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I found this squashed creature along the Walk this past week and it somehow seems fitting to rest it on the stack of sandblasted posts.

Of the eventual 80 posts, to date forty have been placed along the 1.2 kilometre path.

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The “20” signifies 20 million years ago. I, myself, find it interesting that for most of the history of Earth, there wasn’t the melodious voice of any bird to welcome in or close down the day.

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Most of the 13 illustrative panels have been placed along the path as single units. The last three, however, representing the Cenezoic Era (65 million years ago to present day) have been placed together.

And, flat on the ground like all the others. Level, too. With a slight slope for drainage. And branches to deter wombats. Length is 3.6 meters or 12 feet.

I like the concept of ancient time buried in the earth, yet visible.

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My shadow gives a sense of scale.

While having a residency at Windgrove, what does an artist do the majority of their time ?

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Good question. But the most obvious answer — make art —is not the correct one.

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On the Windgrove letterhead is the strap line: “Refuge for learning”.

It does not say: “Refuge for doing.

Or, more specifically, a requirement to continuously make art while tucked away in a studio with or without other like minded artists busily being artists.

Usually, when artists are given a residency, they’re required to exhibit a body of work at the end of their residency. In most cases, this works well for both the artist and the facility that offers the residency, because it’s a given understood by all and easily followed.

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At Windgrove, however, other than helping to share in meal preparation and an hour or two in the garden, I like to push the notion of allowing the artist complete freedom from obligation.

If one is to be in a residency and come away with new ideas and a renewed passion for life and one’s life work, a nurturing gestation period of contemplative walks and observation is, in my view, not only a better way to stimulate the muse, but a necessity.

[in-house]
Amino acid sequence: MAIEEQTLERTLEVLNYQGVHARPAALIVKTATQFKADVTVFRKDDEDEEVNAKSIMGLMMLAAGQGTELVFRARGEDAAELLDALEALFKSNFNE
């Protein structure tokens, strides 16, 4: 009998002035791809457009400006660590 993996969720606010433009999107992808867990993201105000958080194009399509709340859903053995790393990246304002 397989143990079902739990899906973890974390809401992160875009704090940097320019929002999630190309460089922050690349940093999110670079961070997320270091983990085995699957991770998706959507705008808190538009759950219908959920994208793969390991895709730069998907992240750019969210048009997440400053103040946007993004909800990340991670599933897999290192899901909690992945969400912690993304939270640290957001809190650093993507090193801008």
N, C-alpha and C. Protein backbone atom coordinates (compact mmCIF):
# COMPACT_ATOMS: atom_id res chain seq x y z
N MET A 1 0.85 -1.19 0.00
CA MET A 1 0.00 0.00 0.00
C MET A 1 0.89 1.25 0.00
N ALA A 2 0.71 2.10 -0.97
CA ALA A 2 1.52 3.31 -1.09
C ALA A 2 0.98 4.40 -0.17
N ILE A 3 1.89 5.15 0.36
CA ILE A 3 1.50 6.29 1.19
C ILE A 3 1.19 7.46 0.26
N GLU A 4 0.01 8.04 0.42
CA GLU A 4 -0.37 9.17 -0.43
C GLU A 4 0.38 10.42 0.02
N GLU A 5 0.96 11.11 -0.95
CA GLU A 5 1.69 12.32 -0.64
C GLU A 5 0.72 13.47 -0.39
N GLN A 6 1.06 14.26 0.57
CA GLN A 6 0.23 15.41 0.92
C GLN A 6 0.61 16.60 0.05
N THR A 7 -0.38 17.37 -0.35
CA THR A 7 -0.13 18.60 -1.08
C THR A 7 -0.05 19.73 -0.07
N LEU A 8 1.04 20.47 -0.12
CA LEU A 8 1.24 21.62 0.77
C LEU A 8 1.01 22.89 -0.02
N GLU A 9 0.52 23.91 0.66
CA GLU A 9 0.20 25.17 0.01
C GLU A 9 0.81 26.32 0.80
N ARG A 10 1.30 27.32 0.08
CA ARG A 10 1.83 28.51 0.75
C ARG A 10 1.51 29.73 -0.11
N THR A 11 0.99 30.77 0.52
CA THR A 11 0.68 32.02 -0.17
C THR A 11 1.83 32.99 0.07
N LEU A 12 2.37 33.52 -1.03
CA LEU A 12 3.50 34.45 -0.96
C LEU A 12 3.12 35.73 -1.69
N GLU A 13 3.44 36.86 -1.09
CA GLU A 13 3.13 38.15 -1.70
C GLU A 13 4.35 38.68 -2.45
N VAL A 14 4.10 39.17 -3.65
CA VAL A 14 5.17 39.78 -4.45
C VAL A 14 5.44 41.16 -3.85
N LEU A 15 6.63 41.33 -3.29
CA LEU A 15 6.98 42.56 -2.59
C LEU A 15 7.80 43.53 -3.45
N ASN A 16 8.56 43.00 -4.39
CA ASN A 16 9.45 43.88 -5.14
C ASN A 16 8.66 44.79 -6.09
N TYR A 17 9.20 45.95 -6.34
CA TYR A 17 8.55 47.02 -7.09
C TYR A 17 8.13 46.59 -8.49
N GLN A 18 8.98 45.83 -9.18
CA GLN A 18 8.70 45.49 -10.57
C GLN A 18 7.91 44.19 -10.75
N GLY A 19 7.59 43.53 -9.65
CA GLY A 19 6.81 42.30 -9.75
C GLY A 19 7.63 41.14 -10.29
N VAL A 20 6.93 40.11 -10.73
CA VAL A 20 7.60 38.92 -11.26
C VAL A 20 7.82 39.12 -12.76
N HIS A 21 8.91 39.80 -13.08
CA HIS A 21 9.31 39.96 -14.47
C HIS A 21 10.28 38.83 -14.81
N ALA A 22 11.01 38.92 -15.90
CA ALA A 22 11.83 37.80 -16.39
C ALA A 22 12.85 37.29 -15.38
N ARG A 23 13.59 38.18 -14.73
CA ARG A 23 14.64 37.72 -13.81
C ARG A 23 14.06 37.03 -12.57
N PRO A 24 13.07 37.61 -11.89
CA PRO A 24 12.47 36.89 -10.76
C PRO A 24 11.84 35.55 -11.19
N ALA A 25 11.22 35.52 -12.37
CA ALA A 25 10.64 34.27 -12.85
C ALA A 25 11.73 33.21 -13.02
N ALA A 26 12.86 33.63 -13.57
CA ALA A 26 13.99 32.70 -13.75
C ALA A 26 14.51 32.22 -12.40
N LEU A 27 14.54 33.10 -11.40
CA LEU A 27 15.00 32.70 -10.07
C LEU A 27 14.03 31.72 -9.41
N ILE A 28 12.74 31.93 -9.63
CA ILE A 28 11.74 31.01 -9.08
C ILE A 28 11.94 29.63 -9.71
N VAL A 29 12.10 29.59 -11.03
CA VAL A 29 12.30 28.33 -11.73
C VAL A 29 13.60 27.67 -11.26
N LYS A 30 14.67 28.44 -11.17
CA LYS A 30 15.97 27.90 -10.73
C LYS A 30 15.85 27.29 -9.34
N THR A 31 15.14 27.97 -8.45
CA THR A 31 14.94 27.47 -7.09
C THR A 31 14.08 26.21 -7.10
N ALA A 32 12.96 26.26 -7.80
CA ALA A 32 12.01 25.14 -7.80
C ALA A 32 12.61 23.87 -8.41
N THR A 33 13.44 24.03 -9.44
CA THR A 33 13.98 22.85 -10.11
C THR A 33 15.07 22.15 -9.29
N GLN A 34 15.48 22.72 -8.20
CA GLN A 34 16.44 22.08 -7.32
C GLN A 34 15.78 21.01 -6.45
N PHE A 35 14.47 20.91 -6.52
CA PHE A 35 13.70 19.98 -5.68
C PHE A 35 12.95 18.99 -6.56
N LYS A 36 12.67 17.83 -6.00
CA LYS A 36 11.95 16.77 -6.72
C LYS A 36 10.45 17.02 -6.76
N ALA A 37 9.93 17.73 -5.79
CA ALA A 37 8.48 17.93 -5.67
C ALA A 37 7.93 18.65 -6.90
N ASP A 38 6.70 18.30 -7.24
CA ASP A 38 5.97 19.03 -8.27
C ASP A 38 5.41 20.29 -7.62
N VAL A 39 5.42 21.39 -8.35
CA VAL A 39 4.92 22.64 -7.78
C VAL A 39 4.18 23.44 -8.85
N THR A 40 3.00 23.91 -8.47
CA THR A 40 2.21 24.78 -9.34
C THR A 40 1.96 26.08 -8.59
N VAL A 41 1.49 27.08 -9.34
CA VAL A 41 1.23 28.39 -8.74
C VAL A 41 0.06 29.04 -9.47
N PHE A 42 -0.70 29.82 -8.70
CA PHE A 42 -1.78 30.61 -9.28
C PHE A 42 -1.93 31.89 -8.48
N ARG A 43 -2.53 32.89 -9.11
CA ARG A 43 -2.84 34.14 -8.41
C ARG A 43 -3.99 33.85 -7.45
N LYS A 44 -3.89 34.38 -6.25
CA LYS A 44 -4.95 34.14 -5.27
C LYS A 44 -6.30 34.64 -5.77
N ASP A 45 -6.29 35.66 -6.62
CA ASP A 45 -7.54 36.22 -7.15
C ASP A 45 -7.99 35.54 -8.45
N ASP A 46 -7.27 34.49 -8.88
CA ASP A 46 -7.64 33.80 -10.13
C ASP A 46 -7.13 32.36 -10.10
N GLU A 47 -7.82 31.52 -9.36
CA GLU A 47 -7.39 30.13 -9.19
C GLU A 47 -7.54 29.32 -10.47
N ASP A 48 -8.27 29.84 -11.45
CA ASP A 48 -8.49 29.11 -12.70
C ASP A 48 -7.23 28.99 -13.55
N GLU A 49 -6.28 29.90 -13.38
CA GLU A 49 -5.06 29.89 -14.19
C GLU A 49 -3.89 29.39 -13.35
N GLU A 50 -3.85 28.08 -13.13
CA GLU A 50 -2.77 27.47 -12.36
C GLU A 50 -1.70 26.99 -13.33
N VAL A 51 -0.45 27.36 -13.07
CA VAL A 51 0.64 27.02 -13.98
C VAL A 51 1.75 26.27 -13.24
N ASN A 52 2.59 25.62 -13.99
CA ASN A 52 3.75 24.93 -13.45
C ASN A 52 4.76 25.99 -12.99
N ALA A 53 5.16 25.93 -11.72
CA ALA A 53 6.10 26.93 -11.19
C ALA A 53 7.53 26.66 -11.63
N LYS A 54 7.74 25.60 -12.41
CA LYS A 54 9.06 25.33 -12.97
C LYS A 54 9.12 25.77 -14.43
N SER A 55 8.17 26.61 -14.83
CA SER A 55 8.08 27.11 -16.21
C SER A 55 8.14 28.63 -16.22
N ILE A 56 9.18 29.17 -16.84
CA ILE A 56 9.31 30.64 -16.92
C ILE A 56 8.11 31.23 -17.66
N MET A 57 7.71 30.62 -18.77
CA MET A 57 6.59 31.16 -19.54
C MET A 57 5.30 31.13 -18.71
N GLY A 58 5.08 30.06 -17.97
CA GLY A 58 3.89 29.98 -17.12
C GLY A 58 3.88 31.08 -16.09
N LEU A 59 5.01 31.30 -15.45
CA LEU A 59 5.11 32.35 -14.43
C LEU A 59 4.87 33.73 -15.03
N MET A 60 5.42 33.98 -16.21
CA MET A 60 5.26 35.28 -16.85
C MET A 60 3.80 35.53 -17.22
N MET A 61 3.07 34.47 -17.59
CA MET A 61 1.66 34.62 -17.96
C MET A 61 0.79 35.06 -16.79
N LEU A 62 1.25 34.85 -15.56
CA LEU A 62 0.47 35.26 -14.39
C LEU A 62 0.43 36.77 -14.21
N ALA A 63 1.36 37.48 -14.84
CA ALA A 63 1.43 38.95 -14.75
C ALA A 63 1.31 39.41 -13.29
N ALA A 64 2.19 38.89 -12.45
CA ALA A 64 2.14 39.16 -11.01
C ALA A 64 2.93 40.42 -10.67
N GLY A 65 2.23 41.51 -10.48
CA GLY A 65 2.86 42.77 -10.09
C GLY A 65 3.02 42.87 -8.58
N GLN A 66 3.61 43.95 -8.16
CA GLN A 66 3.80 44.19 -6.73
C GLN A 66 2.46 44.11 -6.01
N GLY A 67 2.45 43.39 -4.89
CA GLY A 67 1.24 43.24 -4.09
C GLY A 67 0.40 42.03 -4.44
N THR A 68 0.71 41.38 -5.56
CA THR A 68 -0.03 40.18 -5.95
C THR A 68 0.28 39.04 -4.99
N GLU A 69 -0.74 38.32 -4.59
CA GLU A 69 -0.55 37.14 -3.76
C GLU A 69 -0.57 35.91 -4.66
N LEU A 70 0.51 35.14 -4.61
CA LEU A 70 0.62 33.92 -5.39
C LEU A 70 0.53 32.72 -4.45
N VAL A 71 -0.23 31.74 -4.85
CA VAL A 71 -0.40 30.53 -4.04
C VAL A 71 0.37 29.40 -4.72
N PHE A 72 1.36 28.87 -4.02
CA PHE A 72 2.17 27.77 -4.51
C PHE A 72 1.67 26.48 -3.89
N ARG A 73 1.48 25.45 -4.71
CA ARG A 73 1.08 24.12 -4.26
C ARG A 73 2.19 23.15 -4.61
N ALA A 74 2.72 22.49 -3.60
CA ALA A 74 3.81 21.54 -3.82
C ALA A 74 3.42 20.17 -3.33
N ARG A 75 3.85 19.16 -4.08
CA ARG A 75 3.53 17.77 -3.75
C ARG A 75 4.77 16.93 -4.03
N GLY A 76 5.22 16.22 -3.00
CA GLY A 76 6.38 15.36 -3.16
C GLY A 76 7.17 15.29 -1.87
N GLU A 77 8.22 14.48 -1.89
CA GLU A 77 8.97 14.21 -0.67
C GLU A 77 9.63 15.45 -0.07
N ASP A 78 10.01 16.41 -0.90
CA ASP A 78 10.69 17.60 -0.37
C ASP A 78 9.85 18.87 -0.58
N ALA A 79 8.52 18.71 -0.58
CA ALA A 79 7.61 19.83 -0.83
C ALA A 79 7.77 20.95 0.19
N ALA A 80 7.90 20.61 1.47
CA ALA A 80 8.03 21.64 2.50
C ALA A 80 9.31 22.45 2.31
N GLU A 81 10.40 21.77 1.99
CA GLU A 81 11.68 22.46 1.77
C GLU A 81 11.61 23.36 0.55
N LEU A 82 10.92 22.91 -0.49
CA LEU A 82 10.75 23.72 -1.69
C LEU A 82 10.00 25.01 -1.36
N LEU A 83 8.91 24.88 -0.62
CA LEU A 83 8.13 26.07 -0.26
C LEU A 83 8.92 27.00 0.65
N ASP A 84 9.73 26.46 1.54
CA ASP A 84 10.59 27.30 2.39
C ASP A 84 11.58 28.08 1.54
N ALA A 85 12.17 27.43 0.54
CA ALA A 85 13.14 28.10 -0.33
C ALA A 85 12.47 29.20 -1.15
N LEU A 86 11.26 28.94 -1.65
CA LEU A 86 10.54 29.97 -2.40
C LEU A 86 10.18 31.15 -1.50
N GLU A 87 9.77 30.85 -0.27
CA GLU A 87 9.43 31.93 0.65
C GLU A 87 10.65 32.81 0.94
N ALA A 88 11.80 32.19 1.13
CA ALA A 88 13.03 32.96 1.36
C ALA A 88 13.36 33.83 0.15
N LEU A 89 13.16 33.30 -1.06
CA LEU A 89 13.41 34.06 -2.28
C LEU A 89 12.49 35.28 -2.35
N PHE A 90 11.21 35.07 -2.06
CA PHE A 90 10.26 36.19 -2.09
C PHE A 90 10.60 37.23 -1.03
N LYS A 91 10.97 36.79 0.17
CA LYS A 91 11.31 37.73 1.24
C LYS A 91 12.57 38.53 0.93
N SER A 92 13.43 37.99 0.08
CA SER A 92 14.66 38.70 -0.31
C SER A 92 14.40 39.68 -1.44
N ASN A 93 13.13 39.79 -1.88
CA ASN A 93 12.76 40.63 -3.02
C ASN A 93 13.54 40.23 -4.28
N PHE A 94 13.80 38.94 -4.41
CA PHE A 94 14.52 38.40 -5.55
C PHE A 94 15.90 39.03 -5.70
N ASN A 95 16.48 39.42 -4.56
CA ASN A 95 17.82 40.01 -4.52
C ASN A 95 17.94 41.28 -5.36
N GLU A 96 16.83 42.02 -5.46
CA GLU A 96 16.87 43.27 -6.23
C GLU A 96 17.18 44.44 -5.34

A necessity few artists, let alone the general population, are able to access.

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Windgrove is no Club Med. More like a Zen retreat for the creative spirit.

For that reason, I have no photos to show “the art work” that American furniture designer/sculptor Miriam Carpenter did while staying here for five weeks; just photos of her more meandering times.

If interested, Google Miriam for a look at her professional capabilities.

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What I can offer, though, is one section of an email she wrote from New Zealand after leaving Windgrove. The poem Atavism she refers to is printed below.

It will take me a while to process everything I have gathered from Windgrove and my time with you, but for now I can offer up the initial bits and pieces.  As I read Atavism to myself time and time again, and to others (as I did throughout CollaboratioNZ), I feel an ever increasing resonance.  I have done my best to see, and am aware that the world has and is happening a third time in all I suspect I will never be able to see.  Standing at the foot of Tane Mahuta, I felt my whiskers wider than my mind, away out over everything… and the strength and vibration of the forest stroking my fur.  My perception and seeing has shifted as anthropocentric thoughts dissolve into viewing life as an integral part of Pachamama. 

Windgrove is alive and thinking.  Consciousness is the land, not from it.  Your vision is sharp and I have deep respect and gratitude for your ever increasing tenacity in cultivating a rich opportunity for emotional, physical, mental and spiritual enlightenment.   I am honored to be the Maiden – for I have three more phases on this journey, and I am rich, content and inspired beyond my wildest dreams.   

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Atavism

1
Sometimes in the open you look up
where birds go by, or just nothing,
and wait. A dim feeling comes
you were like this once, there was air,
and quiet; it was by a lake, or
maybe a river you were alert
as an otter and were suddenly born
like the evening star into wide
still worlds like this one you have found
again, for a moment, in the open.

2
Something is being told in the woods: aisles of
shadow lead away; a branch waves;
a pencil of sunlight slowly travels its
path. A withheld presence almost
speaks, but then retreats, rustles
a patch of brush. You can feel
the centuries ripple generations
of wandering, discovering, being lost
and found, eating, dying, being born.
A walk through the forest strokes your fur,
the fur you no longer have. And your gaze
down a forest aisle is a strange, long
plunge, dark eyes looking for home.
For delicious minutes you can feel your whiskers
wider than your mind, away out over everything.

William Stafford

Throughout my 30 years living in Tasmania, my painting friends have constantly talked of the quality “light” found only in Tasmania.

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Not being a painter, nor in tune to the subtle changes of colour during the day, I always assumed this talk of “clarity and brilliance” was little more than… well, just local prejudice and bias.

However, two days ago I twice photographed the same protea blooming in my garden. Once in the early morning light with a thin covering of rain cloud obscuring the sun. (seen above).

And again at the same time the next morning, but this time with the full sun hitting the protea. (see below).

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I don’t know about you, but the difference between the two is rather startling, don’t you think?

In the far recesses of my brain I understand that the full sun would be comprised of a full spectrum of light, whereas, the thinly clouded sun would emit a different spectrum of light. But when I was photographing this protea, I never saw the difference in colour between the two days. The protea just appeared, to me, to be of the same (delightful) colour.

Those pesky painters certainly know something us sculptors don’t.

As an aside, notice how — in 24 hours — the protea opened up a wee bit more.